JP: We ran, Tom sang, we did some swimming, I did some walking. We saw some of the most amazing views. Saw a dead seal. Swam in rolling waves around stunning rock formations.
TG: The song I had composed for Joe for the race was ‘Pascoe Pascoe Man’ sung to the tune of Queen’s ‘Macho Man’.
JP: I thought the low points were over and although I was still running slower than most of the children playing on the beaches, I was sure we were going to finish, and we were still somewhere in the top 20. Then I shat myself! On a beautiful blue flag beach! Tom nearly drowned laughing at the sight of me trying to scoop water into my wetsuit in Three Cliff’s Bay.
TG: The most dangerous swim wasn’t one with 12ft swell round a cliffed headland, nor the one where I was thrown against a submerged rock having my handpaddle ripped from my arm. It was definitely the one after Joe’s ‘accident’. I have never inhaled so much water through laughing! Needless to say I was very sympathetic and supportive. I decided the best way to help him through this horrific moment was to relentlessly take the piss.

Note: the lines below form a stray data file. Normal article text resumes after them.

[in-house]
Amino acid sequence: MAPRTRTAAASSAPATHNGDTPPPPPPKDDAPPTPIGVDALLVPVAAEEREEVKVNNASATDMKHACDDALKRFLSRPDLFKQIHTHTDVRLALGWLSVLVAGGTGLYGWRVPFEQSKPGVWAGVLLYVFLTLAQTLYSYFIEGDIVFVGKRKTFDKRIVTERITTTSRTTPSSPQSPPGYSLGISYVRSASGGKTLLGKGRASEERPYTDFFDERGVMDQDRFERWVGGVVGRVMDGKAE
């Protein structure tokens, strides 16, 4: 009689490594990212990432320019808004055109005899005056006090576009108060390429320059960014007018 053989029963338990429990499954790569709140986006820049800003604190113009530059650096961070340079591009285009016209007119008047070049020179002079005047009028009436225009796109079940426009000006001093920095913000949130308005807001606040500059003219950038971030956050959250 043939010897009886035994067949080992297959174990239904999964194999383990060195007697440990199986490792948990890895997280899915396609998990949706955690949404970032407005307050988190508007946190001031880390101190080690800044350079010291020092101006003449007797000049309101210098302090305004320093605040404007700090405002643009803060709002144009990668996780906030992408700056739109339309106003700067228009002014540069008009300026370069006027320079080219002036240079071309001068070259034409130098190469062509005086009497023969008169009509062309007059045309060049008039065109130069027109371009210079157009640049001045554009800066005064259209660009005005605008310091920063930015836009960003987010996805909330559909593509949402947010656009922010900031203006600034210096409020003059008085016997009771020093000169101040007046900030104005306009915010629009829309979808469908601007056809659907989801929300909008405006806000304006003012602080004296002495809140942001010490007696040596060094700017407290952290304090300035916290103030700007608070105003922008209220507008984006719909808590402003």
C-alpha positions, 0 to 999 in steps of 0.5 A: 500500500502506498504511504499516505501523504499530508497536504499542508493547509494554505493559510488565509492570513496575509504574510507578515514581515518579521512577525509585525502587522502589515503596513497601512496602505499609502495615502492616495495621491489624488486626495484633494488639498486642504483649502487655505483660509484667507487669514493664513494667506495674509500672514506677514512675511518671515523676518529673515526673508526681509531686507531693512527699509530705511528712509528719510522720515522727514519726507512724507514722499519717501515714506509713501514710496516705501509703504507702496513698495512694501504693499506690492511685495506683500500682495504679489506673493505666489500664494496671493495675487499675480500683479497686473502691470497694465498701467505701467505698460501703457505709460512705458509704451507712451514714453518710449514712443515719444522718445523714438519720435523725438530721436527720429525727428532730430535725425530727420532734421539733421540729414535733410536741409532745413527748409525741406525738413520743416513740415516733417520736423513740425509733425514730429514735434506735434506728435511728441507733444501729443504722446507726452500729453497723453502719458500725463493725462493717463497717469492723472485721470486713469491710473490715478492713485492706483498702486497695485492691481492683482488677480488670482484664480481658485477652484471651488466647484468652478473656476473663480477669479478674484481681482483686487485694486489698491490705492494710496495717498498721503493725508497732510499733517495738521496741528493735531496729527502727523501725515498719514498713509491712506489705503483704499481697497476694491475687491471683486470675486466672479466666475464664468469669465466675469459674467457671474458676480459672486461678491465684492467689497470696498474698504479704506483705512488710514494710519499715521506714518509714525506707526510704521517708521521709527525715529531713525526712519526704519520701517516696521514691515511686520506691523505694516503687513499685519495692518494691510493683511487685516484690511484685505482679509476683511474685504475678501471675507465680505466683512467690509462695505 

JP: We then climbed up a cliff path, met Tania and I vomited next to the feed station. Low points out the way (I think). One more bay swim, meeting the support crew at a feed station and the coast path finally turned into tarmac. It was such a relief to actually run on a solid surface and the solids had mostly been washed out of the neoprene! A final 200m swim in Bracelet Bay and then a scramble over the rocks and down to Mumbles Pier.
TG: After six hours of racing from nowhere Joe caught a second wind and all of a sudden we were belting it along again. He even had the energy to perform a perfectly executed cannonball into the final swim. The final ‘run’ though was a truly epic finale. It was just rock climbing. Up we went, crested the summit, only to see an even steeper decent to the finish. But the lure of a cold pint was a great enough for us to just throw ourselves down, sliding, attempting to dig our nails into the rock to prevent too much speed building up.